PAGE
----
Tuesday, June 26, 2018

Tacita Dean - Julie Mehretu @ Galerie Marian Goodman

Tacita Dean, Suite of Nine, 2018

Well, I never made it to the Still Life and Landscape installations of Tacita Dean’s work at the National Gallery and the Royal Academy respectively. But I was fortunate enough to catch the Tacita Dean – Julie Mehretu exhibition at Marian Goodman this week. It’s another interesting concept exhibition in which the work of the two long-time friends is put into conversation in the upstairs gallery and two simultaneously (as opposed to collaboratively) created installations fill the downstairs gallery.
Exhibition View, Tacita Dean - Julie Mehretu
Marian Goodman Galerie
I was not entirely convinced by the juxtaposition as I found it difficult to see the connections in the work. They may be great friends, but their concerns seem quite distinct. What I loved in the exhibition was Tacita Dean’s Suite of Nine, 2018 in which she captures a solar eclipse in nine images. Dean’s familiar use of chalk on nine small slate squares is rendered differently in each piece. The chalk melts into the gouache and charcoal to produce an eerie, unexpectedly intimate view of the eclipse. Each image of the eclipse is different, and because they are displayed in a line, we are, of course, tempted to find the narrative running across the nine pieces. Standing back from the line of slate squares at eye level, I was however frustrated by the absence of logical development in the relationship between the sun and the moon.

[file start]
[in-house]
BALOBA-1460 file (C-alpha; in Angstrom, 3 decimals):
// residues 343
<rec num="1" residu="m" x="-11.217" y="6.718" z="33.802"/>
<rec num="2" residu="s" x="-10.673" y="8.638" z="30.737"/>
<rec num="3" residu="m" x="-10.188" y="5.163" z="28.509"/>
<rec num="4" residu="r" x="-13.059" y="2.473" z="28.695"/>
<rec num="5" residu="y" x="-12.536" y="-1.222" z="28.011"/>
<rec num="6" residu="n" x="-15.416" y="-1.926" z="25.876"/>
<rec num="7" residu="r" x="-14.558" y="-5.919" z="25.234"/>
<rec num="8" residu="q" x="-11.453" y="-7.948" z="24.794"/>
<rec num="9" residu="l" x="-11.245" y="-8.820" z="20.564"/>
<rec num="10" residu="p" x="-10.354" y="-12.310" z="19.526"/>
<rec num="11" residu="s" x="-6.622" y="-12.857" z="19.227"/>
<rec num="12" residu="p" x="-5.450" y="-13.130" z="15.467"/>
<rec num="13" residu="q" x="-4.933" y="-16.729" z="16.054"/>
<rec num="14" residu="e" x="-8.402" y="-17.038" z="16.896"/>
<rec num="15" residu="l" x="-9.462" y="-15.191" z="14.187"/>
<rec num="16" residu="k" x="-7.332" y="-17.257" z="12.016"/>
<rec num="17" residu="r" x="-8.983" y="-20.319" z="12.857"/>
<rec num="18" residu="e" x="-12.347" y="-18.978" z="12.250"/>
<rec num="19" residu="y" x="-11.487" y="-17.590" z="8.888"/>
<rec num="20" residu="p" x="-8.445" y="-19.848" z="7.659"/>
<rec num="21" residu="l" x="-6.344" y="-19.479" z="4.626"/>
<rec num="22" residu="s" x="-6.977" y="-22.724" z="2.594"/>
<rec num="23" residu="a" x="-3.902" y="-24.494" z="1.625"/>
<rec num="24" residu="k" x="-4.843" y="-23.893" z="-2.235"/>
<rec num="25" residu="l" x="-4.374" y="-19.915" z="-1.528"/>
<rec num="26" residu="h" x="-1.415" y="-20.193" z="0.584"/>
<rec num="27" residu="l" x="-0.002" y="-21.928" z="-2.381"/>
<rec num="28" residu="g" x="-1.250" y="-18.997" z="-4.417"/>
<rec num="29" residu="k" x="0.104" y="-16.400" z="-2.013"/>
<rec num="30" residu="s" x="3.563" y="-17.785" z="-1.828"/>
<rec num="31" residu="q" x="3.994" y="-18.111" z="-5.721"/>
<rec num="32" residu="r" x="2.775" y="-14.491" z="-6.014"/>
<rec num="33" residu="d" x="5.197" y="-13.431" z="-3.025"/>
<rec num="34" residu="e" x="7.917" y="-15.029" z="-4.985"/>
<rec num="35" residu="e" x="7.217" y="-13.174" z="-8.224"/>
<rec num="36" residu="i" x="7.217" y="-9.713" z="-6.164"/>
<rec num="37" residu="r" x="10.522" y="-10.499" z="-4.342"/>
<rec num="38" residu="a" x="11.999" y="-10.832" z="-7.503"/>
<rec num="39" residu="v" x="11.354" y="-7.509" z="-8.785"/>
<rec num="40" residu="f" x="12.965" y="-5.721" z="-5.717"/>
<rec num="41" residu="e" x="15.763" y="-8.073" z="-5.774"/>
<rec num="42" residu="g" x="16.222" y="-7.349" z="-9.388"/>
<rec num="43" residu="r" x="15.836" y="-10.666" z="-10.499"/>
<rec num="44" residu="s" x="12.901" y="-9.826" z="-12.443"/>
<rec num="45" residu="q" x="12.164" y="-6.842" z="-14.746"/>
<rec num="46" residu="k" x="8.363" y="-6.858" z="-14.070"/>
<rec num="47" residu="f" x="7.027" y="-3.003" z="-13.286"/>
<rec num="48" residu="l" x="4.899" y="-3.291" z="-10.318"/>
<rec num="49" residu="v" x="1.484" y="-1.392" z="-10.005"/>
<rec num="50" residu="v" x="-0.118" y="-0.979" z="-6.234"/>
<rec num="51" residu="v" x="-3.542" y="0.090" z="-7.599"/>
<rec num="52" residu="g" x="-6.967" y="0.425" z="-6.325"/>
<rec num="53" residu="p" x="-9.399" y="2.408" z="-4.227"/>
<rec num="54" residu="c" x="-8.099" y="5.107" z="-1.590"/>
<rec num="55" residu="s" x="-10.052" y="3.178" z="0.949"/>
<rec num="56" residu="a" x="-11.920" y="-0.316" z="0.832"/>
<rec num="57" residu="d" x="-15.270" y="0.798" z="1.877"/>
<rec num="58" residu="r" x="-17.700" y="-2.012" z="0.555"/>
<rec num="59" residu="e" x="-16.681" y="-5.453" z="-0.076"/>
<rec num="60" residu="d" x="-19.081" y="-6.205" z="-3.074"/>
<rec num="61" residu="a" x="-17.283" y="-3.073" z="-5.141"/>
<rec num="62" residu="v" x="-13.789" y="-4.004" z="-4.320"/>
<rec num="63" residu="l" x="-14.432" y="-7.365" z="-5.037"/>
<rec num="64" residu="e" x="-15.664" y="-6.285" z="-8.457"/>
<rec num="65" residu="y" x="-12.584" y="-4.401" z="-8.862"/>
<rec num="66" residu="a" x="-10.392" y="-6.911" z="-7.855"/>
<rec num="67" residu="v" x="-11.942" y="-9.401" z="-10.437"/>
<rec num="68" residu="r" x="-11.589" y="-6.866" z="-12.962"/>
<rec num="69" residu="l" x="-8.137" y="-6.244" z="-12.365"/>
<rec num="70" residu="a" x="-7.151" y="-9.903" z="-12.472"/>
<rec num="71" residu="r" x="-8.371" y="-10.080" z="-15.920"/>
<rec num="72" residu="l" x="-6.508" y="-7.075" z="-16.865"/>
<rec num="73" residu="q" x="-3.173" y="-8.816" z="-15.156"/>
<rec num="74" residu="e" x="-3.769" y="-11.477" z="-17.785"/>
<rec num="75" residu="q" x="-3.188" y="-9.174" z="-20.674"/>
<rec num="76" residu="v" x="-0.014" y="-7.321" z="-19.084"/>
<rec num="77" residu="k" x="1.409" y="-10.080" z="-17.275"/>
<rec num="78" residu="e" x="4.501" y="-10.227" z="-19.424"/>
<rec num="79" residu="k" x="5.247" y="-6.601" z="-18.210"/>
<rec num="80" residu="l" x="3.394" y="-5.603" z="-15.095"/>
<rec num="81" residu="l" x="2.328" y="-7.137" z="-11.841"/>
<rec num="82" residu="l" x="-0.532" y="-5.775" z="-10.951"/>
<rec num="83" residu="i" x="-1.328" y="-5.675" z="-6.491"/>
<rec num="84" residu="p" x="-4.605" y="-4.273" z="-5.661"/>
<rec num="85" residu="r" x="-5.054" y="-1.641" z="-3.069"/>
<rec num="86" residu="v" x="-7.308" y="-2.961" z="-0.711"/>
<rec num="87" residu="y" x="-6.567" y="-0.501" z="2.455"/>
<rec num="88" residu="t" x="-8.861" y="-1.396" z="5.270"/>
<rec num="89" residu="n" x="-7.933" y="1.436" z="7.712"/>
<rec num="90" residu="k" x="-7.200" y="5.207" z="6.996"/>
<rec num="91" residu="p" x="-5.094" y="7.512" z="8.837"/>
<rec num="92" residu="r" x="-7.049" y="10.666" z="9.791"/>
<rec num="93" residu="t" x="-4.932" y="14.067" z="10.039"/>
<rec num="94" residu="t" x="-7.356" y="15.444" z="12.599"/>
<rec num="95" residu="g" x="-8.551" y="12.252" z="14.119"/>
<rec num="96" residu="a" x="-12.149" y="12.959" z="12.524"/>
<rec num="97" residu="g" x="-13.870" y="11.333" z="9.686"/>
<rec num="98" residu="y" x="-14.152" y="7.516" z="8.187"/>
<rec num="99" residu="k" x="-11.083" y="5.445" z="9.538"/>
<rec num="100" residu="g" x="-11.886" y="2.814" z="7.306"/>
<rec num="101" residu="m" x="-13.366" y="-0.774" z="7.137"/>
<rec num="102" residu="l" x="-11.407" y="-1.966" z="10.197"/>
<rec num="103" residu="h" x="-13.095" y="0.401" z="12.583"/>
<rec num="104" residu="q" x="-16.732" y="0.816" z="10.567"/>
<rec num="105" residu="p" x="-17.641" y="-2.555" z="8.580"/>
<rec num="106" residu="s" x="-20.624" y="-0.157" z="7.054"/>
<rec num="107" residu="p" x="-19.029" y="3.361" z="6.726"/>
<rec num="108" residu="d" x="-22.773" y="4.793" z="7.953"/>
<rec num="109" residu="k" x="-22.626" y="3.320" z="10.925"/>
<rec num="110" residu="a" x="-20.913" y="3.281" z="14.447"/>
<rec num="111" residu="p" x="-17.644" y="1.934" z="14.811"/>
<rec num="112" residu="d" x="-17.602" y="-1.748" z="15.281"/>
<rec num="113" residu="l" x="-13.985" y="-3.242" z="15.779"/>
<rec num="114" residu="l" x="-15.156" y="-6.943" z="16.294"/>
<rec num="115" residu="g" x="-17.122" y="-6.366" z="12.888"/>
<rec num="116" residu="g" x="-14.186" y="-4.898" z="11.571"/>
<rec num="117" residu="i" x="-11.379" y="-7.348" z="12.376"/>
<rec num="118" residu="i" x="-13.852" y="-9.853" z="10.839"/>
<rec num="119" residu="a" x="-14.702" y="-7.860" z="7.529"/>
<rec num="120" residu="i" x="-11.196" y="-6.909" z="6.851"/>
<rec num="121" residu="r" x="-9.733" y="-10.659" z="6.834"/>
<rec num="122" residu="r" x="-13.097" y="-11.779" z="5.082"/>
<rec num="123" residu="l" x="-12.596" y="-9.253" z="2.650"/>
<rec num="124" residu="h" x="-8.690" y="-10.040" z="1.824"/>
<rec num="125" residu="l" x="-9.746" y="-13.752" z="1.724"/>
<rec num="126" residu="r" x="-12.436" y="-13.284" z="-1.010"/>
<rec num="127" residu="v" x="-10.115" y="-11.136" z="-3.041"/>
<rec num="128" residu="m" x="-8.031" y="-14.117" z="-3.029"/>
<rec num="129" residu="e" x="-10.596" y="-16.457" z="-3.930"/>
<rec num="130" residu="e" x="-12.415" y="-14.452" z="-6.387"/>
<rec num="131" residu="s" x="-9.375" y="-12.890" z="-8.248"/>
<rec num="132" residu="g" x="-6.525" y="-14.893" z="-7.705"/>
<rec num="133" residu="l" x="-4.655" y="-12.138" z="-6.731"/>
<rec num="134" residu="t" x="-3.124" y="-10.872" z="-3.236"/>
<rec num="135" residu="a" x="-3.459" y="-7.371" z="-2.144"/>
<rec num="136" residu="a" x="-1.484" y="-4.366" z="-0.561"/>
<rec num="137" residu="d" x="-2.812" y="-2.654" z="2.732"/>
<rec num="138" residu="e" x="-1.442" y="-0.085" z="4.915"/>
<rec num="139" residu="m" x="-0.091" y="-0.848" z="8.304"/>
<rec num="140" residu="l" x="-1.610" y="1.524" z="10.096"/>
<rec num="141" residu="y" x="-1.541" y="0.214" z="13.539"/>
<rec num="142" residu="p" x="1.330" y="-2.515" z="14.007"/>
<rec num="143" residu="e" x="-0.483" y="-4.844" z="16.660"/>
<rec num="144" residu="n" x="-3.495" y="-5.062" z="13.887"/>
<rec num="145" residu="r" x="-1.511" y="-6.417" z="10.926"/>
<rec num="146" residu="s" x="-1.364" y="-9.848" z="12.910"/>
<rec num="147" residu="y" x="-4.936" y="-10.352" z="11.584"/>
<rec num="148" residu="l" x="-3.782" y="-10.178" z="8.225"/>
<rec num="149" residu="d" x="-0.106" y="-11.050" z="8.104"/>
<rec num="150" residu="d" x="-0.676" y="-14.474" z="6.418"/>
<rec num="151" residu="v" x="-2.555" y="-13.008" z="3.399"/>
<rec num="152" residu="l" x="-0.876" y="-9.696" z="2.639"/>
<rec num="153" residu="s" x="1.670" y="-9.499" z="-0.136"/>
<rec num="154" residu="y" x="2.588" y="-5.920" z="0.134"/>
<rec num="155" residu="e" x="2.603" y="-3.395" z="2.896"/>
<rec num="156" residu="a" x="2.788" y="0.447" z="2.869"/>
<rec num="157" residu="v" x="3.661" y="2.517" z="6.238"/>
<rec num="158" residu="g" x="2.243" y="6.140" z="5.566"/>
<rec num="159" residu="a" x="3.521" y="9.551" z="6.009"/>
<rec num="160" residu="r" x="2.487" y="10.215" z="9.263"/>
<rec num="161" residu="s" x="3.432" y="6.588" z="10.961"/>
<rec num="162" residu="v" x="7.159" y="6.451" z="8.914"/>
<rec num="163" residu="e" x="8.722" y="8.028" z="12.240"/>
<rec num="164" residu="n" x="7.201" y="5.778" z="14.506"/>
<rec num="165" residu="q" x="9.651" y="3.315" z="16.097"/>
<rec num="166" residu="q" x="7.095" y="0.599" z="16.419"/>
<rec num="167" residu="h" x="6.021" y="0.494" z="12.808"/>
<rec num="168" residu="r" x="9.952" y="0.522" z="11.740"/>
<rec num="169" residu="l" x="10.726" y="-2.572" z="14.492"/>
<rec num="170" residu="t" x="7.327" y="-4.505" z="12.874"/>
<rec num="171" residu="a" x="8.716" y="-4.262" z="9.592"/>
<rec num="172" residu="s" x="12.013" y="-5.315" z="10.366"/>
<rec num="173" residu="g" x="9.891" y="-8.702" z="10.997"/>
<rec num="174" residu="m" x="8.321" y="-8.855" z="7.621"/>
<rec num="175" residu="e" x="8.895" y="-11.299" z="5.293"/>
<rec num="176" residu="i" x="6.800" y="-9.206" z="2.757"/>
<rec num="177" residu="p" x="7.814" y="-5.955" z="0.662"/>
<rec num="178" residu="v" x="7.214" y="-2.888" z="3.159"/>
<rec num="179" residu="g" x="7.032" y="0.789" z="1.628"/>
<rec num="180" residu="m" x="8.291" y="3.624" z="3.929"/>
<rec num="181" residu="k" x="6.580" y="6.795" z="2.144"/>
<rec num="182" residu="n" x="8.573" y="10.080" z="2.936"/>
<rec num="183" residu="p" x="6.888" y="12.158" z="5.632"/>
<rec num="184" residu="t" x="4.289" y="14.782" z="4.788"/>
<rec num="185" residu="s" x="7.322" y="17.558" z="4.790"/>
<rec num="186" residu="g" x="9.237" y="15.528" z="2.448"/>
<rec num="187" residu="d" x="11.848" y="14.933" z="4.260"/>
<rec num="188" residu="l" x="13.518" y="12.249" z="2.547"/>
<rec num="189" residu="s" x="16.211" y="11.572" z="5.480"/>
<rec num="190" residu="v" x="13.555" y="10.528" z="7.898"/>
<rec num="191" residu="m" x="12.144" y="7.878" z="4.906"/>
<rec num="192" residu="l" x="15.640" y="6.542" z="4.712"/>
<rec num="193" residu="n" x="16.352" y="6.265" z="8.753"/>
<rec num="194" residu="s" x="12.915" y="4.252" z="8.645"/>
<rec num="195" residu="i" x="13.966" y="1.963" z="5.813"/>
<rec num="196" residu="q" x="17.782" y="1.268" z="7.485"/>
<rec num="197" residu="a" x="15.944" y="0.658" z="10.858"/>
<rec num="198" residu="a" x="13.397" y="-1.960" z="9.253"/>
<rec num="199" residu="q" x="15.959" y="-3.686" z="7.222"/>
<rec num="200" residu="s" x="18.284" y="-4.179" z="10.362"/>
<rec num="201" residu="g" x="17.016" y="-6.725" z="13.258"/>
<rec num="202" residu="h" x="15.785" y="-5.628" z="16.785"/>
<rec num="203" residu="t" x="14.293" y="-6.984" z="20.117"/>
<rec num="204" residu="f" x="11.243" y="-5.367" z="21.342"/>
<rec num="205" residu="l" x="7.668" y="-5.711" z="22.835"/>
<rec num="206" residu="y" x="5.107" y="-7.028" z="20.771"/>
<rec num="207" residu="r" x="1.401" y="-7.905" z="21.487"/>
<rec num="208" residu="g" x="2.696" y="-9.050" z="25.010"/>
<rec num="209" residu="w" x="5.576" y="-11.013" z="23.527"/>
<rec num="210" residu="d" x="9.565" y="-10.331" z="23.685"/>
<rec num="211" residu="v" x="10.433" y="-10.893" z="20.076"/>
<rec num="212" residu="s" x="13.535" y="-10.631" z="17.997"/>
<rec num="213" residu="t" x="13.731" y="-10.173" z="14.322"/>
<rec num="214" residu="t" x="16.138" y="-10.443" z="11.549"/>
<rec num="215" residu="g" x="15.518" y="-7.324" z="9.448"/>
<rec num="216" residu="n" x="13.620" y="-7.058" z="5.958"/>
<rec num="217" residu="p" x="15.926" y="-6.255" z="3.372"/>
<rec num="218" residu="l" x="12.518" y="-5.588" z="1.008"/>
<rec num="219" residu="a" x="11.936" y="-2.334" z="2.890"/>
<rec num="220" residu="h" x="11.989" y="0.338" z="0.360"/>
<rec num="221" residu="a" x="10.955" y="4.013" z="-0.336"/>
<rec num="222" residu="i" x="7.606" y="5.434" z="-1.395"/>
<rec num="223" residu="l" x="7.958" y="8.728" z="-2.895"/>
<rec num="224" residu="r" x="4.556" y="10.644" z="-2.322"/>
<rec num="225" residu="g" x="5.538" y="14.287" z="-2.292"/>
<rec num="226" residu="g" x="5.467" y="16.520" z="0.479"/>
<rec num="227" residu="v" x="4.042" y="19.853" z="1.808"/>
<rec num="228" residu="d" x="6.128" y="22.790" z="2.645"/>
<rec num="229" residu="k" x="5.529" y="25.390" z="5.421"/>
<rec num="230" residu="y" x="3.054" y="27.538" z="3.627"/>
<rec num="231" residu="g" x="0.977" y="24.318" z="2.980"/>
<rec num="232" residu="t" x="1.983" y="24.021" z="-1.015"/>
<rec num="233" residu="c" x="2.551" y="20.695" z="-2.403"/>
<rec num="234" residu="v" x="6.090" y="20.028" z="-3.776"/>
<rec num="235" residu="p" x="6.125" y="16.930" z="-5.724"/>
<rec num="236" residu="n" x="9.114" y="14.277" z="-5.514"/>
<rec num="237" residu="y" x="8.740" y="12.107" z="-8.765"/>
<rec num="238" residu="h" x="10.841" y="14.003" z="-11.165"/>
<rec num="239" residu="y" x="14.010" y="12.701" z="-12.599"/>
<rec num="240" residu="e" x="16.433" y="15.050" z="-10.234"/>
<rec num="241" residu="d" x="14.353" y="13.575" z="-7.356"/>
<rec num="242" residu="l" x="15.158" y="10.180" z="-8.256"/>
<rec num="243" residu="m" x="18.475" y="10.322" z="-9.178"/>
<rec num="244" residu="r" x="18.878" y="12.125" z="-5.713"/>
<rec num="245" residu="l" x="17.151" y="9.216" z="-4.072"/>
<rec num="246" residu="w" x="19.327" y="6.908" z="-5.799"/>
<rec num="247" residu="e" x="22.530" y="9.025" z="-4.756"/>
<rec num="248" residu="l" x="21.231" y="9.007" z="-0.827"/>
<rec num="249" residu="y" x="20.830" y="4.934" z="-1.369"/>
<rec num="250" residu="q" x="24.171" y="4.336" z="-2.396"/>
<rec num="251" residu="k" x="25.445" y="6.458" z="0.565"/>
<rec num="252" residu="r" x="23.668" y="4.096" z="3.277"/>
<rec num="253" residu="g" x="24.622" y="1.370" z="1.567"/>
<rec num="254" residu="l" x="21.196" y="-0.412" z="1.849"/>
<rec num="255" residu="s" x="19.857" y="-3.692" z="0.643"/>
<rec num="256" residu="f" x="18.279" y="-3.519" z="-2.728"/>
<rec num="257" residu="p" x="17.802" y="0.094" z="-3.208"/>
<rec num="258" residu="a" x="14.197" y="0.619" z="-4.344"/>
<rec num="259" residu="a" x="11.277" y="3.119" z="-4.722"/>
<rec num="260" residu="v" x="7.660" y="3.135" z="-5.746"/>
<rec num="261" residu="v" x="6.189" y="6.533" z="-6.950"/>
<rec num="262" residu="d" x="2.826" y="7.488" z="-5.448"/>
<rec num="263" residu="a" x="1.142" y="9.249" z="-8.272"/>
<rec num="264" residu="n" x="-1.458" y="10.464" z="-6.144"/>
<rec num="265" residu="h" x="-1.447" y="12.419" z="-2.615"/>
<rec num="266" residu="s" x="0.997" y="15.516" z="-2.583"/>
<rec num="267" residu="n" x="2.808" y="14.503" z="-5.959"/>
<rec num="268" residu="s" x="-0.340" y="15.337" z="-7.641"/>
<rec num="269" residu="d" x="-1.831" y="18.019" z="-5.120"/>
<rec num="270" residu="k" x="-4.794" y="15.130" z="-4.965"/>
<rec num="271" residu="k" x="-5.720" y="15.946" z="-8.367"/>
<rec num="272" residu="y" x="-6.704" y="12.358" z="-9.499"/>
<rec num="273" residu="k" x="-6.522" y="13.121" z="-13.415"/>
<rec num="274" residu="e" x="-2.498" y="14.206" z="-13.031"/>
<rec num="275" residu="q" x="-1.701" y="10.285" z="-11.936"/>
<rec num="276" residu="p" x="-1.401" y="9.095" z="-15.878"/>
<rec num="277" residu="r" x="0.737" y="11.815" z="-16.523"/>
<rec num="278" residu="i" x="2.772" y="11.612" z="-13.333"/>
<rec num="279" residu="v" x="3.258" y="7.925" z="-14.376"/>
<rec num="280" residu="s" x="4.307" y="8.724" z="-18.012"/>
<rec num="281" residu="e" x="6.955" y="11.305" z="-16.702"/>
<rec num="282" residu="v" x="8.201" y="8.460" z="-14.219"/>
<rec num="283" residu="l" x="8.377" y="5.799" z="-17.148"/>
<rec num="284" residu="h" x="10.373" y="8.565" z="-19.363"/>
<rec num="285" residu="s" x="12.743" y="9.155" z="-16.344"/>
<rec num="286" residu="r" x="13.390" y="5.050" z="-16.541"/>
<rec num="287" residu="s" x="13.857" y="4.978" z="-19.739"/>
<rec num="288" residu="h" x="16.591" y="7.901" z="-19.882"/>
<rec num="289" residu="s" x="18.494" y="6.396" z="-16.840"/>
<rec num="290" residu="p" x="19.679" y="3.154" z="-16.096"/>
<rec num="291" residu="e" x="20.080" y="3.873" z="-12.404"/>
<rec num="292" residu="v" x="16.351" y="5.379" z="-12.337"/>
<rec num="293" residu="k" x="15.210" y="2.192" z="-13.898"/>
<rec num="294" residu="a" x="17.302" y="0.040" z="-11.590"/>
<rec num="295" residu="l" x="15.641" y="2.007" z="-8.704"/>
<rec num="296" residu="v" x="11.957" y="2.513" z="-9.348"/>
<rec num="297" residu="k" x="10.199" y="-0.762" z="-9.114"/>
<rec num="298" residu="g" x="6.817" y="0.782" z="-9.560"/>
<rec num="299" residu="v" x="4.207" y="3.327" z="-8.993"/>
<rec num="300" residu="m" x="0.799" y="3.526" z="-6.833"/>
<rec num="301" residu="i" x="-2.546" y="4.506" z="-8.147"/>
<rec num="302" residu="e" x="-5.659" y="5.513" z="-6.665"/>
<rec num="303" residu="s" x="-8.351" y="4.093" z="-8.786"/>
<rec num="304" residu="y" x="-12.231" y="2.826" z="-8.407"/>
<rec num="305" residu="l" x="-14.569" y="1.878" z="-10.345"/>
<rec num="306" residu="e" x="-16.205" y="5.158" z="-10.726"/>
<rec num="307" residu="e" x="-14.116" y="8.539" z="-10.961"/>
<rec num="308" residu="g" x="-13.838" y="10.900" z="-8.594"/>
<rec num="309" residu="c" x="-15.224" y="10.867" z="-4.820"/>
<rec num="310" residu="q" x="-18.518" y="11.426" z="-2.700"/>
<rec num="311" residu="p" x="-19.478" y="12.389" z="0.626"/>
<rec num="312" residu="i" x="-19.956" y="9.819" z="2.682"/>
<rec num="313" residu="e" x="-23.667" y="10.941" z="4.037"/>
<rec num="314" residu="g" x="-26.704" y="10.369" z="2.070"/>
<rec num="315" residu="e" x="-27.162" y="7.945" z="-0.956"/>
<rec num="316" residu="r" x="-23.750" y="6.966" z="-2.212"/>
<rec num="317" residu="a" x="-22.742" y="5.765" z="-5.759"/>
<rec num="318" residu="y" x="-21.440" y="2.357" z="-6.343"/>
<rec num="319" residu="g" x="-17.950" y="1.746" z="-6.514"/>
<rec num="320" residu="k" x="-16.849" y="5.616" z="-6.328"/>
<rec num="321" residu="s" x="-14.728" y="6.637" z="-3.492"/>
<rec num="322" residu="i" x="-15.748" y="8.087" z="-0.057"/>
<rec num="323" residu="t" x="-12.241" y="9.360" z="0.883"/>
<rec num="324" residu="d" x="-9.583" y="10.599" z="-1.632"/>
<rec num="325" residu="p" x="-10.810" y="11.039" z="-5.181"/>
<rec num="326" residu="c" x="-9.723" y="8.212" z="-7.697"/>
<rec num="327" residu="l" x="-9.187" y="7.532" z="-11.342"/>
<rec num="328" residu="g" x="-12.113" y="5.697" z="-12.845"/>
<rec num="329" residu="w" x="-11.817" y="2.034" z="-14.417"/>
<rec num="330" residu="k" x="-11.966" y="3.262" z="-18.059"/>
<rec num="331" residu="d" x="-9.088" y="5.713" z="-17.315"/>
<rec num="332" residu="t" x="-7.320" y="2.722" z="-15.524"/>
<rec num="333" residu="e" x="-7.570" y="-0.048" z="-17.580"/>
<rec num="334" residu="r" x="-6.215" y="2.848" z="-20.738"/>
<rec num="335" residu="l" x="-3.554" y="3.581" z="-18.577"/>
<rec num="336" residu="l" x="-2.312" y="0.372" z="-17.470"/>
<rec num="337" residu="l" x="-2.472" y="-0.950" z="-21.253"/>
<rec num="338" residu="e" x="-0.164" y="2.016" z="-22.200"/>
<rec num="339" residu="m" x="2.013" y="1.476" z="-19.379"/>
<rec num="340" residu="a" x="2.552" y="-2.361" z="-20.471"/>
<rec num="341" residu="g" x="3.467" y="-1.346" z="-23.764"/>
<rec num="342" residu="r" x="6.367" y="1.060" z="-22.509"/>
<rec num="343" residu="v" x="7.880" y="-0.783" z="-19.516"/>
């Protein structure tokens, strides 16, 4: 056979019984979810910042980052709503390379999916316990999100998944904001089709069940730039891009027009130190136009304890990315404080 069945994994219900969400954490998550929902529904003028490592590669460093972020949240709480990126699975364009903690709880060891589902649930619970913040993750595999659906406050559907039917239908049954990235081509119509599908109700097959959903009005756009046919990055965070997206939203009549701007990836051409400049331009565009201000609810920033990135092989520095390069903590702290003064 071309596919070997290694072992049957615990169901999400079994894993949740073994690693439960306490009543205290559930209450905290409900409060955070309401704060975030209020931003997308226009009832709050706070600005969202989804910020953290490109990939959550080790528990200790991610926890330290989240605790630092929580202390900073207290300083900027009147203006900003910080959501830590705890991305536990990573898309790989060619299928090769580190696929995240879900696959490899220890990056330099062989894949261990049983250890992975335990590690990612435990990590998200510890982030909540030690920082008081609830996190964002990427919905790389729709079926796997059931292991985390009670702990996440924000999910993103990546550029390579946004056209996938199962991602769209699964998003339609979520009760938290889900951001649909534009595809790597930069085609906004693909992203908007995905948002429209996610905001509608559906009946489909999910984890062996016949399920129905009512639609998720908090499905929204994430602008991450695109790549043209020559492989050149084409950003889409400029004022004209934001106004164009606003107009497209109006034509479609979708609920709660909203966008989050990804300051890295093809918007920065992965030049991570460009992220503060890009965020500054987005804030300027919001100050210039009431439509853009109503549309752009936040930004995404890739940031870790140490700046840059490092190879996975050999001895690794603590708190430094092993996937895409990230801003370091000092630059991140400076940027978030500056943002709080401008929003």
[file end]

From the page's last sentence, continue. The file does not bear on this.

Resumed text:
Tacita Dean, Suite of Nine,  2018
There is something very cinematic about this set of images –one, lined up next to the other, in a search for a linear narrative on account of their placement, giving  a suggestion, but not delivering on their promise of unfolding in time. Also, the gradations of colour made possible through Dean’s use of chalk, gouache and charcoal on slate are perhaps the greatest asset of the 16mm film in which Dean insists on using.  The tactility of the images that form the piece as a whole reminded me of the presence of Dean’s films, their ability to capture a moment in time, watching it pass at the pace that it needs to.